• Welcome to Talking Time's third iteration! If you would like to register for an account, or have already registered but have not yet been confirmed, please read the following:

    1. The CAPTCHA key's answer is "Percy"
    2. Once you've completed the registration process please email us from the email you used for registration at percyreghelper@gmail.com and include the username you used for registration

    Once you have completed these steps, Moderation Staff will be able to get your account approved.

The Oasis (still) Sucks: Talking About VR Gaming


Smol Monster
(She/her, they/them)
Isn't that kind of idiotic when anyone younger than 40 thinks facebook is for geezers?


Precisely the point, you use accessories like Oculus to capture userdata from people who would otherwise refuse to have a facebook account. Oculus doesn't really have the kinds of killer apps needed to make people keep a facebook account just to use it yet but that's the principle.


Aging Hipster Dragon Dad
Oculus Quest is being discontinued, likely because its successor is being announced next week.

I don’t know what’s more frustrating, that freaking Facebook of all companies is the only game in town for stand alone VR gaming devices, or how quickly they cycle through hardware in this market. The Oculus Go came out in 2018. We’ve had three generations of stand alone VR headsets in as many years, and if his is anything like the transition from Go to Quest, software support for the Quest is going to dry up fast.

At least the home brew scene for the Quest has been really good so far.


Aging Hipster Dragon Dad
Today in fuck Facebook news, Facebook will be adding an unlisted section to their Quest storefront, and is working with Sidequest to migrate its apps there.

...Okay, that’s probably a lot of gobbledygook for non VR people. Let me explain, as there is a lot to unpack here.

To begin, much like consoles, the Oculus Quest has a curated storefront, and apps need to be approved by Facebook. Sounds perfectly normal, but the Quest is Android based, so this curation presents a bit of a Paradox. Android is supposed to be an open platform where developers can sideload their applications on commercial hardware for testing or alternative storefronts, and Facebook wanted the former to make it easier to develop games for its stand alone VR devices, a market segment struggling to gain wider acceptance, but not necessarily the latter for all the same reasons any platform holder would.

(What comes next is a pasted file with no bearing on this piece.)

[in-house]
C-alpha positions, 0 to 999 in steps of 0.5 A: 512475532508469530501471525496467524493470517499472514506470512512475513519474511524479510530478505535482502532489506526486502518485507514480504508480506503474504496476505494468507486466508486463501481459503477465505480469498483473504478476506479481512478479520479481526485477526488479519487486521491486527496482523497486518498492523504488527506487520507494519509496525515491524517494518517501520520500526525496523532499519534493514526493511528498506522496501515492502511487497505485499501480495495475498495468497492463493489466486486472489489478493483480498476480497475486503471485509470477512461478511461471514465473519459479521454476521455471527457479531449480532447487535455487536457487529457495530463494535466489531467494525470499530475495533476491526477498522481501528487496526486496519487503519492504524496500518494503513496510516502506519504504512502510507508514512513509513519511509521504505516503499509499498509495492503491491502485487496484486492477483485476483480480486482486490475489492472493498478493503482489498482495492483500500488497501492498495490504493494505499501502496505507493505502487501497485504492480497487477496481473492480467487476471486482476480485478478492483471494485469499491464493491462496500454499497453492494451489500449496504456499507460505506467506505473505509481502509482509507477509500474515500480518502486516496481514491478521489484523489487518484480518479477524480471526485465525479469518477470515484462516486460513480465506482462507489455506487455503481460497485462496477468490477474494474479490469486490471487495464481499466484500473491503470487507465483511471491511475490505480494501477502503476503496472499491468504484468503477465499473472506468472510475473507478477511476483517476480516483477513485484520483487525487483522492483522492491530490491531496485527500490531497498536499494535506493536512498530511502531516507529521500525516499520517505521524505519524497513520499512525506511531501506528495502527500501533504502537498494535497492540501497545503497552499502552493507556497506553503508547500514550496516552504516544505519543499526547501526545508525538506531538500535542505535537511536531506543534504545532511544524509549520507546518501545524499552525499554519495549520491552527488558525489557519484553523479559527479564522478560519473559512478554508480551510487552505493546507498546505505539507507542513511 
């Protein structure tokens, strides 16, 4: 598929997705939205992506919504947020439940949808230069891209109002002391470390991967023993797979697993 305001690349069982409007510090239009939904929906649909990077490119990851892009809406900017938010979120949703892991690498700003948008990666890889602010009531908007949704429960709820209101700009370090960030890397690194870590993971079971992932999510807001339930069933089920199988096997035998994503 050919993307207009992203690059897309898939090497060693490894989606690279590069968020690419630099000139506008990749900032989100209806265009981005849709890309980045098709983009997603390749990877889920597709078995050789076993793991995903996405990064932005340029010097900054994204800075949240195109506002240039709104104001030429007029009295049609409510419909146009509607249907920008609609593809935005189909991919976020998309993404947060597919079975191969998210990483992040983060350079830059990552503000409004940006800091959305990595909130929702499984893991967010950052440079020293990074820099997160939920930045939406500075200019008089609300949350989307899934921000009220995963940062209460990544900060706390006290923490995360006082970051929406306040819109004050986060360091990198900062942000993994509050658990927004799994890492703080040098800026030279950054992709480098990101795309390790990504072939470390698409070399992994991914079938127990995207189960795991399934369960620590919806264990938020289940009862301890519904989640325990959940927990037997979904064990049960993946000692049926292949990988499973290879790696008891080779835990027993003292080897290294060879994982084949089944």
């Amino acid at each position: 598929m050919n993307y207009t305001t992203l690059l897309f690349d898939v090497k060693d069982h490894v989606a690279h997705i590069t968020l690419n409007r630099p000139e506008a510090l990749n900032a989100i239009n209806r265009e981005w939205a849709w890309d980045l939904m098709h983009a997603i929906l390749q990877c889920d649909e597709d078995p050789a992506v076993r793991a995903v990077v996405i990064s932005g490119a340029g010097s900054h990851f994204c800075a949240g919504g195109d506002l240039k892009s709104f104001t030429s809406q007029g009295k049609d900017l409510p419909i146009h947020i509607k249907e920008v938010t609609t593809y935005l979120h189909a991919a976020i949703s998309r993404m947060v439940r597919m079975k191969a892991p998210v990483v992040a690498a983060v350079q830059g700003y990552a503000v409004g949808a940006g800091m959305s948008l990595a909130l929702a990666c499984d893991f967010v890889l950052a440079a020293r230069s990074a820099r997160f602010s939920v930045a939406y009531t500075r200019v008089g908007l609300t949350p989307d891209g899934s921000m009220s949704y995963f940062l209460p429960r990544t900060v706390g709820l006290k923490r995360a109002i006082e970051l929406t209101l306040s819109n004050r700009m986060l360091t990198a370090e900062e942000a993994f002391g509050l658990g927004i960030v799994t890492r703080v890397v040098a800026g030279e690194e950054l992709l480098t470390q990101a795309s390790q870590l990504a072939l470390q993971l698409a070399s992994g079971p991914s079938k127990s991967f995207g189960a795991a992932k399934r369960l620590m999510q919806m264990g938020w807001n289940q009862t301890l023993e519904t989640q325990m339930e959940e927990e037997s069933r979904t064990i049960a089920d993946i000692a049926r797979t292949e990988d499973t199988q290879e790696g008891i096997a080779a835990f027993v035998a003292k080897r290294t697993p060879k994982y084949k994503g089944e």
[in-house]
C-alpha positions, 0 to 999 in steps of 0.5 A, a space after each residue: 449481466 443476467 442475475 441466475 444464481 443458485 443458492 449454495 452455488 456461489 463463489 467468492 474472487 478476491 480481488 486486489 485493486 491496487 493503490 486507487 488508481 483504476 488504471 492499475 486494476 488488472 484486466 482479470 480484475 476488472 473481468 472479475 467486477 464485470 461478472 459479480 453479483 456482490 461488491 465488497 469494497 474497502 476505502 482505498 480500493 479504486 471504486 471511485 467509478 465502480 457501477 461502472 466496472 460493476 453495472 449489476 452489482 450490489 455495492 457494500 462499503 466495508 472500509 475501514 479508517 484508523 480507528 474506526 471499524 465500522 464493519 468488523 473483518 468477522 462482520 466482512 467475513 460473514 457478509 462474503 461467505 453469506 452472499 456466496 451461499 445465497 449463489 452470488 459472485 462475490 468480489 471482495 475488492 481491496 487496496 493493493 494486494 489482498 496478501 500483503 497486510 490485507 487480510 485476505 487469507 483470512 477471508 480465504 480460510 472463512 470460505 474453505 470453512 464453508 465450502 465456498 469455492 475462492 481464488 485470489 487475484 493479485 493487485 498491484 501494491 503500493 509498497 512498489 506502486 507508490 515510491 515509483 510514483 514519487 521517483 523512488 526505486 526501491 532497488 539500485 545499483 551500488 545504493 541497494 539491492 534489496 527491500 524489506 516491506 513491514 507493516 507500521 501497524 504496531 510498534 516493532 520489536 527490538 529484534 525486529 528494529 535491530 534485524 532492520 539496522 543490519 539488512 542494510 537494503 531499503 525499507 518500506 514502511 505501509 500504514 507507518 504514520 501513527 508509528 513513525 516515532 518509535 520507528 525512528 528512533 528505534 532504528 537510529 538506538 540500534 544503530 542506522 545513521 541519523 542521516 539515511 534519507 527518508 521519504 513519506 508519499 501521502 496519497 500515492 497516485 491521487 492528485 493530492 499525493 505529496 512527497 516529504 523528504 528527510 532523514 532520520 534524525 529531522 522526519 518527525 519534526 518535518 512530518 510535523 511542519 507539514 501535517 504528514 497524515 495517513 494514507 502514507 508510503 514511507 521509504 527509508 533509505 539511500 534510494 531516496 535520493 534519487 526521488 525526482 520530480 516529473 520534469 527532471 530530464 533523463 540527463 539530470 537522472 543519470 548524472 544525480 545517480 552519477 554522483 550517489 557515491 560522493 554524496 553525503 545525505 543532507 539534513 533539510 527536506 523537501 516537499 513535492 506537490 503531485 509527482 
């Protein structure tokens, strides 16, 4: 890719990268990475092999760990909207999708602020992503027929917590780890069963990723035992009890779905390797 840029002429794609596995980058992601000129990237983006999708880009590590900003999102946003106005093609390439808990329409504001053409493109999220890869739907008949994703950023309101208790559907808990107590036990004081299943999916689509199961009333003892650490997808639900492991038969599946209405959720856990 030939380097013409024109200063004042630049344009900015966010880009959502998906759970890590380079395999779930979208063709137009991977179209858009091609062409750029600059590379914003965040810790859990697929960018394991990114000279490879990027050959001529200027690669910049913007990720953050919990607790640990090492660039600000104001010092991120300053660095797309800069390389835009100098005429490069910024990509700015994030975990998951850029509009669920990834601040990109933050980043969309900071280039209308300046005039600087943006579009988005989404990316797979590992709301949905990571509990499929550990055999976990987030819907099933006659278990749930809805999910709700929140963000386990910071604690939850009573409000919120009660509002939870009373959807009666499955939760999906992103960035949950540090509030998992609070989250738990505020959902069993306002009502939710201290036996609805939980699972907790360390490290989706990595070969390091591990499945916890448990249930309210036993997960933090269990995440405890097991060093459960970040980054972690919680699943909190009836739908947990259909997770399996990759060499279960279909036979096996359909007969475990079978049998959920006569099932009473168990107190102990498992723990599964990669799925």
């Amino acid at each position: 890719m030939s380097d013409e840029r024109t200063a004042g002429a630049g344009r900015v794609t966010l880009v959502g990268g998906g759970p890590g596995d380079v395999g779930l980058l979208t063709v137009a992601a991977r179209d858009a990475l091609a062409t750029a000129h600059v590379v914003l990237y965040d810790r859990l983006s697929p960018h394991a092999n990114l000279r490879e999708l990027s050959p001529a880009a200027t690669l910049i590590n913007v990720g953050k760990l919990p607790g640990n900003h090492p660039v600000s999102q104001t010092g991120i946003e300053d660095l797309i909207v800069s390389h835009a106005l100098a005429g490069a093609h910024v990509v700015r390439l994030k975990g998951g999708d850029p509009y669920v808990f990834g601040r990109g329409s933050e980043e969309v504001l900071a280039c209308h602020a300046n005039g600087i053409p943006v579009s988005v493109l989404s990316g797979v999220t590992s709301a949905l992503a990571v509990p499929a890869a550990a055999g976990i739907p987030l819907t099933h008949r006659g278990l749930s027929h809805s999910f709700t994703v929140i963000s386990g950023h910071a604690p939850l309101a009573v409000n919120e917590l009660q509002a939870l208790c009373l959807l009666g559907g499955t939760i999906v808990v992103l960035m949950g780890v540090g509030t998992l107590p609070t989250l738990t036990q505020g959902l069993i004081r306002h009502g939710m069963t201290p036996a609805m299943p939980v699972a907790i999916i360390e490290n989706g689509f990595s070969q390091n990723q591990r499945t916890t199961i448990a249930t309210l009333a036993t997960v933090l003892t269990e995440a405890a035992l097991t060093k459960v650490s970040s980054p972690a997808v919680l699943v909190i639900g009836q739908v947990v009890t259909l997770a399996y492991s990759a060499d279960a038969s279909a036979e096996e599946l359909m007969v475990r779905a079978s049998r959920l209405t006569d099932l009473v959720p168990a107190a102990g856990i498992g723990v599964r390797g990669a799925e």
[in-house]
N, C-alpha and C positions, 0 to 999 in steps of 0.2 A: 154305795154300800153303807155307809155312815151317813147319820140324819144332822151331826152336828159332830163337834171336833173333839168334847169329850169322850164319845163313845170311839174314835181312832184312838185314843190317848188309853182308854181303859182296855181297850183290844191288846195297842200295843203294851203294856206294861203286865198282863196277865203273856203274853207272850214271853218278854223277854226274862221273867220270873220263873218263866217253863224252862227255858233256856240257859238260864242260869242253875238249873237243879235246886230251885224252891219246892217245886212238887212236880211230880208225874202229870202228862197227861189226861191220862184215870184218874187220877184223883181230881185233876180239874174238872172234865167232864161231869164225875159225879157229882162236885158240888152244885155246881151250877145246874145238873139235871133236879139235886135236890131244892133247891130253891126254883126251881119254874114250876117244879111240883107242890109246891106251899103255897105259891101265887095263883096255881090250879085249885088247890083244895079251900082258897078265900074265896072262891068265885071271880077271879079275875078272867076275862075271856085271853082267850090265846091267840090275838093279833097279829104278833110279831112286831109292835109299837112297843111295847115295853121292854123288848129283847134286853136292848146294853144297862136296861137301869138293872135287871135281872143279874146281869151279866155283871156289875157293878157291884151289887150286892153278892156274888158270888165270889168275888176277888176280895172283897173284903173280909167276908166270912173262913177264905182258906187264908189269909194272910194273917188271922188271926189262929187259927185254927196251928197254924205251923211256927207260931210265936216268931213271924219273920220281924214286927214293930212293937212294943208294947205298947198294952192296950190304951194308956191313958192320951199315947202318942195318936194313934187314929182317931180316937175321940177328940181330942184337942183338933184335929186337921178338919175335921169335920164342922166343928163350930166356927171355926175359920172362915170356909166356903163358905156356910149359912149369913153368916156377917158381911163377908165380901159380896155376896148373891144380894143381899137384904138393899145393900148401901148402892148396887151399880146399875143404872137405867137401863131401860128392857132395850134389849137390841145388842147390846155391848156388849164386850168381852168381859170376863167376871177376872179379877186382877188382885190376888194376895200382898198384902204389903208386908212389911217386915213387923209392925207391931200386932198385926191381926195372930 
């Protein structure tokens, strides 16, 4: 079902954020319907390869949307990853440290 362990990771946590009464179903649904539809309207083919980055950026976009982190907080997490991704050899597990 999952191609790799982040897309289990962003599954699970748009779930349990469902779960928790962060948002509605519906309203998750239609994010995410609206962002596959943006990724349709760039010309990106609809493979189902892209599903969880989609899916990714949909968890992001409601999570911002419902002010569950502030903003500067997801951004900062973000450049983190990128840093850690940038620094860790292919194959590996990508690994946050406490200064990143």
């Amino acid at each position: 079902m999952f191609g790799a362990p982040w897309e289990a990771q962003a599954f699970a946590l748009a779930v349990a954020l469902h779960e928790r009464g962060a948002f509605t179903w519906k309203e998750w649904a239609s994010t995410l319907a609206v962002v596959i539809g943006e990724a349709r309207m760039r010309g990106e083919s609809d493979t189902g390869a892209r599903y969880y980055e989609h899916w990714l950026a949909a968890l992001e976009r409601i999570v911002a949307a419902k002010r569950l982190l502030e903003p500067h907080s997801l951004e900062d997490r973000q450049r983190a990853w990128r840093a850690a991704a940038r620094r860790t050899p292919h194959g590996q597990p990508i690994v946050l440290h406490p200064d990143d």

To try and prevent non developers from just side loading whatever they wanted onto their VR platforms, Oculus removed the ability easily sideload applications from devices directly. Instead, you have to setup a developer account, put your device into developer mode so a permitted computer can read/write to it, and use command line tools to install your app. This added layer of complexity was sufficient for the Oculus Go, as it’s storefront was more open, so few people felt the need to jump through these hoops for home brew, leading to fewer home brew applications.

The jump to Quest’s curated approach resulted in a lot of devs with rejected applications, who eventually began to rally around a PC application called Sidequest. Sidequest is a PC application that both provide a GUI for installing APKs to your Oculus Go/Quest, as well as an alternative storefront for developers who where either rejected or didn’t want to work with Oculus/Facebook. Unlike the Go, the homebrew scene on the Quest exploded.

This unlisted section on the surface looks to be Facebook wanting to support this homebrew community. Facebook will host these homebrew apps, and better integrate them into the OS than sideloading allows even, but they won’t be accessible from the store. Instead developers will have to share links to their app. They are also coordinating with Sidequest to shift it to use this process in the future instead. Sounds good at first...

...But this would put the homebrew scene under Facebook’s terms of service. The homebrew scene includes paid applications outside of Facebook’s purview, emulators, ports of old PC games, and political satire, all things Facebook might decide it no longer wants to allow. (Edit: Forgot abouts mods too. One of Sidequest biggest draws early on was Beat Saber modding.)

But Facebook would never do something underhanded like that, right? It’s not like it’s frequently made promises on how it was going to manage Oculus that it later broke...